I was surprised to learn, when I got to college, that I didn’t have a monopoly on misery or ill-health. Up to 8% of people aged 18-25 have a serious mental illness, which makes sense because this is the time when many such disorders materialize, and because, let’s face it, being a young adult is really stressful. It’s stressful if you’re in college, because of course it is, and it’s stressful even if you don’t graduate high school, because nothing in your experience has prepared you for living on your own, buying your own food, paying bills, working full-time, registering to vote, or washing your delicates.
I have been diagnosed with depression, GAD, and PTSD, and for a long time I was preoccupied with dealing with those problems. It was only after I sought, and received, appropriate care, that I saw I wasn’t alone – far from it.
I’m not going to be all proud and say that I’m exceptionally sensitive or receptive, or that I have a special talent for writing. But of my friends in high school, almost all of them were male (and therefore conditioned not to express their feelings) and almost all of them have gone on to engineering or computer science related fields. Additionally, within my own field (biochem) depressingly few people like to write at all. So, when I wrote poetry or blog posts about my struggles, I really felt like I was complaining too much, that either no one else felt like I did or everyone else did and I was just being weak.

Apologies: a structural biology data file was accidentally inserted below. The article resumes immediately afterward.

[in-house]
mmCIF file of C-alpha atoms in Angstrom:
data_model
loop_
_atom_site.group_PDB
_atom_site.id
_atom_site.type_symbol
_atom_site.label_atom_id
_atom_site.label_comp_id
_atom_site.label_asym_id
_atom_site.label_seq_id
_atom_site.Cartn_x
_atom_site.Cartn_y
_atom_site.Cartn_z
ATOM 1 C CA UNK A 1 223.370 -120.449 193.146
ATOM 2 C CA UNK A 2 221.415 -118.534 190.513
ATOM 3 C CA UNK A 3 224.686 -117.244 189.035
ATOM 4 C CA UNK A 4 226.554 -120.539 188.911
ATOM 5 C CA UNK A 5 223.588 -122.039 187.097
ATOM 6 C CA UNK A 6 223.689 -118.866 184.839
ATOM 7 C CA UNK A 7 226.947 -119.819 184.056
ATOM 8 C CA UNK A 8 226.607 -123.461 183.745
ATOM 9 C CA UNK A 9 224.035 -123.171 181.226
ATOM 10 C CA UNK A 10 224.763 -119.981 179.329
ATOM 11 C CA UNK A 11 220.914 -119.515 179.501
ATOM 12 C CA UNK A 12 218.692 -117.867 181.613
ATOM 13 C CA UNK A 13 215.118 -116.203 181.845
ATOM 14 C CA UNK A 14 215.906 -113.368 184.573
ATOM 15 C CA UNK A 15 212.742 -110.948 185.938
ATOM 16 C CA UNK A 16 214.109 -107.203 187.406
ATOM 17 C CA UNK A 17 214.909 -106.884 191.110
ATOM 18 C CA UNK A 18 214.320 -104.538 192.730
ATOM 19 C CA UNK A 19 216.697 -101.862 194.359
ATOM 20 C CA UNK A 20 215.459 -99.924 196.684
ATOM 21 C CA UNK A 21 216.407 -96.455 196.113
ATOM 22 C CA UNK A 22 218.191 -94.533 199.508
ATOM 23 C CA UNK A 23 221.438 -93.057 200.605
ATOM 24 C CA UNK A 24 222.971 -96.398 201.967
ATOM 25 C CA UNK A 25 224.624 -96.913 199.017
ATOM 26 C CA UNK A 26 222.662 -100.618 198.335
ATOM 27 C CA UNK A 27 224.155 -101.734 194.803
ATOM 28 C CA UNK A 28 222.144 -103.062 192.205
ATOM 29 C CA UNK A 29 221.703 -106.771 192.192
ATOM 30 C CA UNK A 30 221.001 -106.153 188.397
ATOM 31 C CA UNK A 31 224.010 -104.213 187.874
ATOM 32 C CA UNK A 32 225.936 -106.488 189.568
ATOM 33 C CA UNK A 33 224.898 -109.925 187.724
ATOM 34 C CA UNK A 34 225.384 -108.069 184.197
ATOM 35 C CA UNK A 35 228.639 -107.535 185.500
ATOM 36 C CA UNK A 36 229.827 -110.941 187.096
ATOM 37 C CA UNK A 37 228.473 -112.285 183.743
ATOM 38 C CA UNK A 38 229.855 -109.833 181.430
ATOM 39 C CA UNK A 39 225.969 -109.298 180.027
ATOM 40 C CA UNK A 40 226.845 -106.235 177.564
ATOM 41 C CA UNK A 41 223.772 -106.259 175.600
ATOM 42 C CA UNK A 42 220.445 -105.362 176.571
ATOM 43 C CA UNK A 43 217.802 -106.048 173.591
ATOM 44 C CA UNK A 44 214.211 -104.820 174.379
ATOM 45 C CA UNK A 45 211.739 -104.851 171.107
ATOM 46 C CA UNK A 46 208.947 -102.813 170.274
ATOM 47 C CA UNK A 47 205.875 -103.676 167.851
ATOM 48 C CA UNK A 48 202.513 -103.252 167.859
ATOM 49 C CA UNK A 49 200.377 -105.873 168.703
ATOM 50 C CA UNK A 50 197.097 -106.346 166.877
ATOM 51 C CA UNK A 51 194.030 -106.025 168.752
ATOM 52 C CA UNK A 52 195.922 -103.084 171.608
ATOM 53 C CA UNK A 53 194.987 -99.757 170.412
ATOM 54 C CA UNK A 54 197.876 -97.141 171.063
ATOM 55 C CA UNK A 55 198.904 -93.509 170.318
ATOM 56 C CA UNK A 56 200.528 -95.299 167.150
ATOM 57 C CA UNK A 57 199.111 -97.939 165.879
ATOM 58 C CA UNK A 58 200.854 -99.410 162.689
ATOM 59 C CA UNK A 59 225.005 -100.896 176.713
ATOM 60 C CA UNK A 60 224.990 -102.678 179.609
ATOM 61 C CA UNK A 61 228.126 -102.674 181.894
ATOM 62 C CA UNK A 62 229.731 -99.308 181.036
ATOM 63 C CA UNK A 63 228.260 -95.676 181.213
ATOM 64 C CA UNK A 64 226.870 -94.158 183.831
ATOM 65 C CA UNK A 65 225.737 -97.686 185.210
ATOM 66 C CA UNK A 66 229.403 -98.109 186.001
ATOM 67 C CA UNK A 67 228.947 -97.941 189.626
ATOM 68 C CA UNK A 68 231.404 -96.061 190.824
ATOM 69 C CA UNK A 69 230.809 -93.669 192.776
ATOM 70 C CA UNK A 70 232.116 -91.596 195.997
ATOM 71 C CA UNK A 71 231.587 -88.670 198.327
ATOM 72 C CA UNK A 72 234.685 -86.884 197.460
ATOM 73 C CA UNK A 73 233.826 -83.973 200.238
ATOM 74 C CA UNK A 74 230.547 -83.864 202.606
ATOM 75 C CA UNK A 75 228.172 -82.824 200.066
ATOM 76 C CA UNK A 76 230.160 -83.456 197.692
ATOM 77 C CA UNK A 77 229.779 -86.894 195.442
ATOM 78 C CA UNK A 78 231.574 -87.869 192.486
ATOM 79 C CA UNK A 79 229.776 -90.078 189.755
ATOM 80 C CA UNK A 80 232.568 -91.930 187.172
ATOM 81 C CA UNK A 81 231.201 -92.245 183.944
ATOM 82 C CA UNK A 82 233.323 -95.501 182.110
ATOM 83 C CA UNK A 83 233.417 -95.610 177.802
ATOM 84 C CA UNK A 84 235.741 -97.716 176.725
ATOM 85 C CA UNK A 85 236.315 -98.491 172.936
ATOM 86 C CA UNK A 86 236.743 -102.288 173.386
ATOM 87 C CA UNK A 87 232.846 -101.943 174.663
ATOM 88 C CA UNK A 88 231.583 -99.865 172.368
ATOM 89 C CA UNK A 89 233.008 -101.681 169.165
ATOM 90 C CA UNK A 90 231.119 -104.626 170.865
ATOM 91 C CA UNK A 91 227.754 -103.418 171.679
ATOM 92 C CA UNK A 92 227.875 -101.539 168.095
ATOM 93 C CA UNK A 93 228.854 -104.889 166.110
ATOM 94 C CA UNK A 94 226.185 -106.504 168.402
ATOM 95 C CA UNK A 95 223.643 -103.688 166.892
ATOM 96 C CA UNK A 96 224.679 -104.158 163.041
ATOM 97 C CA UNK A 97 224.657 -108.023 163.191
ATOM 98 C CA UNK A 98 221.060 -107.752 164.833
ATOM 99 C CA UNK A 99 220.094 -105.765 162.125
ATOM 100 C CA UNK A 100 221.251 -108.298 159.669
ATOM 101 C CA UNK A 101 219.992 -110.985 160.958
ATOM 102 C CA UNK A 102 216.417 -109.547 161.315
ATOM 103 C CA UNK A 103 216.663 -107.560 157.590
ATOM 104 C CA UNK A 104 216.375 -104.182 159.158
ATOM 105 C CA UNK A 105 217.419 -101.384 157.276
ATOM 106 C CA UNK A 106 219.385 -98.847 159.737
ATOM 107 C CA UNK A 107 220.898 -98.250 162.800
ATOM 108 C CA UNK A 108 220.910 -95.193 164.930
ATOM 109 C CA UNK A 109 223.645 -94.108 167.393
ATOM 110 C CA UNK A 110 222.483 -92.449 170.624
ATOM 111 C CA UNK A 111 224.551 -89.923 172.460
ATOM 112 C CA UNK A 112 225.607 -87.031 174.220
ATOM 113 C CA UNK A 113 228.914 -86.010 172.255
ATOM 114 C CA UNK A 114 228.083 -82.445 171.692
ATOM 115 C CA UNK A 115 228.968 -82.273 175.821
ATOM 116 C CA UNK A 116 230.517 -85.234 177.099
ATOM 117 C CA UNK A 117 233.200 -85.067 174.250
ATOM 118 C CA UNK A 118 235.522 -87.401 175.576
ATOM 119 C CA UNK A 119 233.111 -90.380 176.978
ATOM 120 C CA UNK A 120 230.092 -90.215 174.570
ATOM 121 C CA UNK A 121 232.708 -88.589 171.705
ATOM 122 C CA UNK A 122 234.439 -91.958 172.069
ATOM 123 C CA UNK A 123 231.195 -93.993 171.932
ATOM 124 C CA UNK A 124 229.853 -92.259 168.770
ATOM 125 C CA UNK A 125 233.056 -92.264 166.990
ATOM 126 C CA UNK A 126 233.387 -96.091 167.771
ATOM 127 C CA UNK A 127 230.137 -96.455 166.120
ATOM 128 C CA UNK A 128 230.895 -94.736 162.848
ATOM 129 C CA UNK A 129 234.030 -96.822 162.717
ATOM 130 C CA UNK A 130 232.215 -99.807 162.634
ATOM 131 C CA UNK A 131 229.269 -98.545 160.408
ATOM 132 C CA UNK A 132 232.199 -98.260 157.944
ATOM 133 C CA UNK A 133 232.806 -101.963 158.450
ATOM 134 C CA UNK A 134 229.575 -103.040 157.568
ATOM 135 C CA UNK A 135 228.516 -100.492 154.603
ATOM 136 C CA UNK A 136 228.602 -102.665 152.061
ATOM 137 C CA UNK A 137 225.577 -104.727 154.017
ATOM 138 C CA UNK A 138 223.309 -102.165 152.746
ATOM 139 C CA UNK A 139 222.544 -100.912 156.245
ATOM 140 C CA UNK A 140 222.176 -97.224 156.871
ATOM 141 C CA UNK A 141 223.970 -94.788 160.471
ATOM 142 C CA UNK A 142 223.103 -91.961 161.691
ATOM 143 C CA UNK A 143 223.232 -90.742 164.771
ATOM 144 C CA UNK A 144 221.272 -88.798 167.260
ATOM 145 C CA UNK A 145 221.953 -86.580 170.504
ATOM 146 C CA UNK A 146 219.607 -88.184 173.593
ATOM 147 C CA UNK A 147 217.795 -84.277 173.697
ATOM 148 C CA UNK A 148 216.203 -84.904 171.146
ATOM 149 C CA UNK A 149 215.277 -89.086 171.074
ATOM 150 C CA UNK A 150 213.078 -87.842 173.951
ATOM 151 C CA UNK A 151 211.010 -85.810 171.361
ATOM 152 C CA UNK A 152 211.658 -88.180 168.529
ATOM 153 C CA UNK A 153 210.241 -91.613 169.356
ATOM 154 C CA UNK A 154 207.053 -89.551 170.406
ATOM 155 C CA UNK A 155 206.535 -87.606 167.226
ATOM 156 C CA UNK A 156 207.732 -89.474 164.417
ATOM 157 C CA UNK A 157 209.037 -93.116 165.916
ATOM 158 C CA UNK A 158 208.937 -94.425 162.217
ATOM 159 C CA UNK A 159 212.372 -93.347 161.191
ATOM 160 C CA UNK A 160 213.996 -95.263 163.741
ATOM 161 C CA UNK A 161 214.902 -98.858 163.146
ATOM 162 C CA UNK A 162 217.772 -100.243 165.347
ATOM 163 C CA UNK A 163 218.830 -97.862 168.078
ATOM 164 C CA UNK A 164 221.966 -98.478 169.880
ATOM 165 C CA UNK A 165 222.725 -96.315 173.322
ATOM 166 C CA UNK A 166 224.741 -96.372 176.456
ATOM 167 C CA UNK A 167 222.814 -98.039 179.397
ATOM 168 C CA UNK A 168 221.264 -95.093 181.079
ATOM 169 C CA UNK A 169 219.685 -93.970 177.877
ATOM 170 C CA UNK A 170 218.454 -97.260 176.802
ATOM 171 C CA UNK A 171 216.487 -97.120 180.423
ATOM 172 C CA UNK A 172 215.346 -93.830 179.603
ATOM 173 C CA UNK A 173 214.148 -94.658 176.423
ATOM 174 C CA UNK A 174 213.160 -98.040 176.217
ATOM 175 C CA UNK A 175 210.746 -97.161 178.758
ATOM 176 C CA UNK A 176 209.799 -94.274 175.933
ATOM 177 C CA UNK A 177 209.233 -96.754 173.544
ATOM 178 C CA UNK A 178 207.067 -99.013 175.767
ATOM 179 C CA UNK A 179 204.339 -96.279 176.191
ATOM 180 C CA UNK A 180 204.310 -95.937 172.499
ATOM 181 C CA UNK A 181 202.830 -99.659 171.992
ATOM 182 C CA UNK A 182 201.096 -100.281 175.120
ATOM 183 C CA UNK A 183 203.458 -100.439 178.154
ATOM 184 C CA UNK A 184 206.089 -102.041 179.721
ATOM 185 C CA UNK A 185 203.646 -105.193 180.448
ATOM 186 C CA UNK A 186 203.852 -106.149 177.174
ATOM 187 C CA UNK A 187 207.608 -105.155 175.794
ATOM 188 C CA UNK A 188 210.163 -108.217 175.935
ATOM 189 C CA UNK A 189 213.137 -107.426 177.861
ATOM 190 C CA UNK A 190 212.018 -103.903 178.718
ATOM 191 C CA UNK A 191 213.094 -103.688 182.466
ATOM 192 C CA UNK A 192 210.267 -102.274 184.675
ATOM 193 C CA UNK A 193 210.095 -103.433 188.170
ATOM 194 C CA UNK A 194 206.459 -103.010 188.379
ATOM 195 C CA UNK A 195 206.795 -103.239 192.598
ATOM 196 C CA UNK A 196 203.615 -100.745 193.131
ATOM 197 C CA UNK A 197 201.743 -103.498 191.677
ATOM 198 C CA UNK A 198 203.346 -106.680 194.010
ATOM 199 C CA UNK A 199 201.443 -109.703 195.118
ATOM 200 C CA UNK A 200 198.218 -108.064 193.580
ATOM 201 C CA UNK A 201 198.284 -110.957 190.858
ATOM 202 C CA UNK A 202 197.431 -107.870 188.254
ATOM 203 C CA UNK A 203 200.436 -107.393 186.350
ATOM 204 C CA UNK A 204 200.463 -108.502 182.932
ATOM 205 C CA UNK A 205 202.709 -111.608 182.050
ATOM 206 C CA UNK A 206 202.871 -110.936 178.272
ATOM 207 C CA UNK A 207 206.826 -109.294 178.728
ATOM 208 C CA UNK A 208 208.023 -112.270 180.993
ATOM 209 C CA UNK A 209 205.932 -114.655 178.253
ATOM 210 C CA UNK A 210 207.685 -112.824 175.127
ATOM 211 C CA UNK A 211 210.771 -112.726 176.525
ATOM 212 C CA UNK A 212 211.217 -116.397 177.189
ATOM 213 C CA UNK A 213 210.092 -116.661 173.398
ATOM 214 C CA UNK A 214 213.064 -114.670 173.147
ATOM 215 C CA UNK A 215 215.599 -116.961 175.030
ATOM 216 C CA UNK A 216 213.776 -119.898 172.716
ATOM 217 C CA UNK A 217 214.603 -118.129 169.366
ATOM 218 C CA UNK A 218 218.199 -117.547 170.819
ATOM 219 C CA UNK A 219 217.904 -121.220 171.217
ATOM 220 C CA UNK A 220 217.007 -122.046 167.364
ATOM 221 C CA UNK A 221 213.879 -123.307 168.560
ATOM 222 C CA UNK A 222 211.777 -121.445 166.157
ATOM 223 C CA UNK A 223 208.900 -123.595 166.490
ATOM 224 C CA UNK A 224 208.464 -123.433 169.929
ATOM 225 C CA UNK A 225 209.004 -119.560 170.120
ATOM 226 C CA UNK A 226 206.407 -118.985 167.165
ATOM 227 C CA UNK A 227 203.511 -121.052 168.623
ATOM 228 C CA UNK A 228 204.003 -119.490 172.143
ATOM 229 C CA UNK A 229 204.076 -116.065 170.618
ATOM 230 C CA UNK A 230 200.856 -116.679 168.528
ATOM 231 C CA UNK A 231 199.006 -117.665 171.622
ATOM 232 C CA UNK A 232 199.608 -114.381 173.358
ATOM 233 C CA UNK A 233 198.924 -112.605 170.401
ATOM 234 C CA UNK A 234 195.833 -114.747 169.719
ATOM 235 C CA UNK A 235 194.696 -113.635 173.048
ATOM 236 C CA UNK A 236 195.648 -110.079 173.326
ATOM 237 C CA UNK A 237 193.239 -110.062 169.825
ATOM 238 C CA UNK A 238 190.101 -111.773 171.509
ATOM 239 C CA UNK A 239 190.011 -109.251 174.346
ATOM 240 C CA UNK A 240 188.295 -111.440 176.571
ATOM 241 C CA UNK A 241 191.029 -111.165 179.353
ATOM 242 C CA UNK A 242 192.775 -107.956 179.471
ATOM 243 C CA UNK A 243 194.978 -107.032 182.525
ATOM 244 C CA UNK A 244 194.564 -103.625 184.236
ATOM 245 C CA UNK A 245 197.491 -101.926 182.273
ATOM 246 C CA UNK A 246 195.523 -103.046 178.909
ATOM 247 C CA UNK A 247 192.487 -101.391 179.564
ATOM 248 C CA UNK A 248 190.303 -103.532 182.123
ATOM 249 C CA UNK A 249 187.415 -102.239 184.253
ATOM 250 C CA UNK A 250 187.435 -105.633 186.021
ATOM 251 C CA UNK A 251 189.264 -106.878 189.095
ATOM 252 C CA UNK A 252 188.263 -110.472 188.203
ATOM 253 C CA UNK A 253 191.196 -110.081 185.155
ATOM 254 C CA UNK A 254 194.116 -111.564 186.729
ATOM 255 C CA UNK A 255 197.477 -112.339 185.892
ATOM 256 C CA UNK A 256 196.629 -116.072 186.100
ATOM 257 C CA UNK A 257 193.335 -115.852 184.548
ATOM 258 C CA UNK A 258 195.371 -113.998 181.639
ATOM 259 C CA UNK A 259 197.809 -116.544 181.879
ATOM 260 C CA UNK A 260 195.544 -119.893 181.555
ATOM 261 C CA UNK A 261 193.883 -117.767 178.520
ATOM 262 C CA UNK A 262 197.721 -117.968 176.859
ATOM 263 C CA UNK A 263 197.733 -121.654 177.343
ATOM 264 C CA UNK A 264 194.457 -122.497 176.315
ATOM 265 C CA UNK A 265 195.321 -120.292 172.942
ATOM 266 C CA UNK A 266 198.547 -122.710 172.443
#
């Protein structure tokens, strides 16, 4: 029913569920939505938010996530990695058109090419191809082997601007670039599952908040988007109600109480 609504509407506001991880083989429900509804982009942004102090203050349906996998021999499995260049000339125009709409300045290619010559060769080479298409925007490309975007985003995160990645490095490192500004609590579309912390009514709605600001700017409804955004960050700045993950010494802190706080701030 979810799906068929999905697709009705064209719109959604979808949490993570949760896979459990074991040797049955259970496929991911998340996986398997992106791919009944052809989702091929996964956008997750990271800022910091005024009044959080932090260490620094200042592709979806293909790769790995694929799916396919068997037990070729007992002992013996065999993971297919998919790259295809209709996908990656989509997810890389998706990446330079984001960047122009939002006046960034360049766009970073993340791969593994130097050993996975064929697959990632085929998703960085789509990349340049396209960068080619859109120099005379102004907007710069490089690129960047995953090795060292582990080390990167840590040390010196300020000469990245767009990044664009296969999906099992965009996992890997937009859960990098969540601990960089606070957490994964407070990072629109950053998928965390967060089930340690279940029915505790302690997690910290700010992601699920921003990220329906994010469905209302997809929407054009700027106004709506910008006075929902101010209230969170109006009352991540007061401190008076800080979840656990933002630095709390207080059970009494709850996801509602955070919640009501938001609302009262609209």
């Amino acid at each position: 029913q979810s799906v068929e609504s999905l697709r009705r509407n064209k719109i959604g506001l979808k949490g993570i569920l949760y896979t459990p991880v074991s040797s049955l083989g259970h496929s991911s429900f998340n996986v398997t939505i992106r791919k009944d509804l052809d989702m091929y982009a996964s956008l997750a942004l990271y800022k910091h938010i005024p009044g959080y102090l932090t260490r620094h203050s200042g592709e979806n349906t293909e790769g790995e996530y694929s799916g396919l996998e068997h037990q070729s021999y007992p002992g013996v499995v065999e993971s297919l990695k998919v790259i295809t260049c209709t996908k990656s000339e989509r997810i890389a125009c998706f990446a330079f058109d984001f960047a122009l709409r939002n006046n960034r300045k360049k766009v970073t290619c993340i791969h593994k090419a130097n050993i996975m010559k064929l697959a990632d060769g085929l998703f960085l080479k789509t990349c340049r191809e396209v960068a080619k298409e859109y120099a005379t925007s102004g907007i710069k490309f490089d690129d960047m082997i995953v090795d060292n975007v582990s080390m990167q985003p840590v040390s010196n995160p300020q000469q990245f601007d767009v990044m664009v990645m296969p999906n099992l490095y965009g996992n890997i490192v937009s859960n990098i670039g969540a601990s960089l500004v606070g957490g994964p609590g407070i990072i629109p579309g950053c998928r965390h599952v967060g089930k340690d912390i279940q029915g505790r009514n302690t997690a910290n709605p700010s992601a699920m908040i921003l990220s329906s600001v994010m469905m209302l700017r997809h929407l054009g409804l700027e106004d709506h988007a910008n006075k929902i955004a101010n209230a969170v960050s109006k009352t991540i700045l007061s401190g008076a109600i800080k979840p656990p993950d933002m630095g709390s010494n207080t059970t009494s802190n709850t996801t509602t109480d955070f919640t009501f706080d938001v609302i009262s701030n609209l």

That’s changed this year, as I’ve learned that talking to someone who’s been through similar problems can be even better than just free writing. I think this fits into a larger trend that I’m seeing at my university (hopefully it’s occurring everywhere); the gradual realization that mental illness is not something to be ashamed of. I think it’s just hard for some people to wrap their heads around, because such disorders can’t be seen as easily, and they don’t understand certain important differences. Depression is not the same thing as sadness. Skipping a meal isn’t the same thing as anorexia, etc.
When I finally got a name for my condition, it was first hard to understand that the mess that was in my head had a solution. Then it was hard for me to accept becoming one of the 11% of Americans (and 3% of Hispanic Americans) who takes antidepressants. It was hard for me to get used to feeling alone and isolated, and now it’s hard for me to get used to having open and honest dialogue about mental illness, and to get used to the idea that I’m not alone after all.
But it’s proving to be worth it.
The risk of suicide and multiple health problems, including heart disease, immune deficiency, substance abuse, and malnutrition increases dramatically in people with mental illness. If you or someone you know is experiencing symptoms of such an illness, don’t hesitate to call your local emergency number.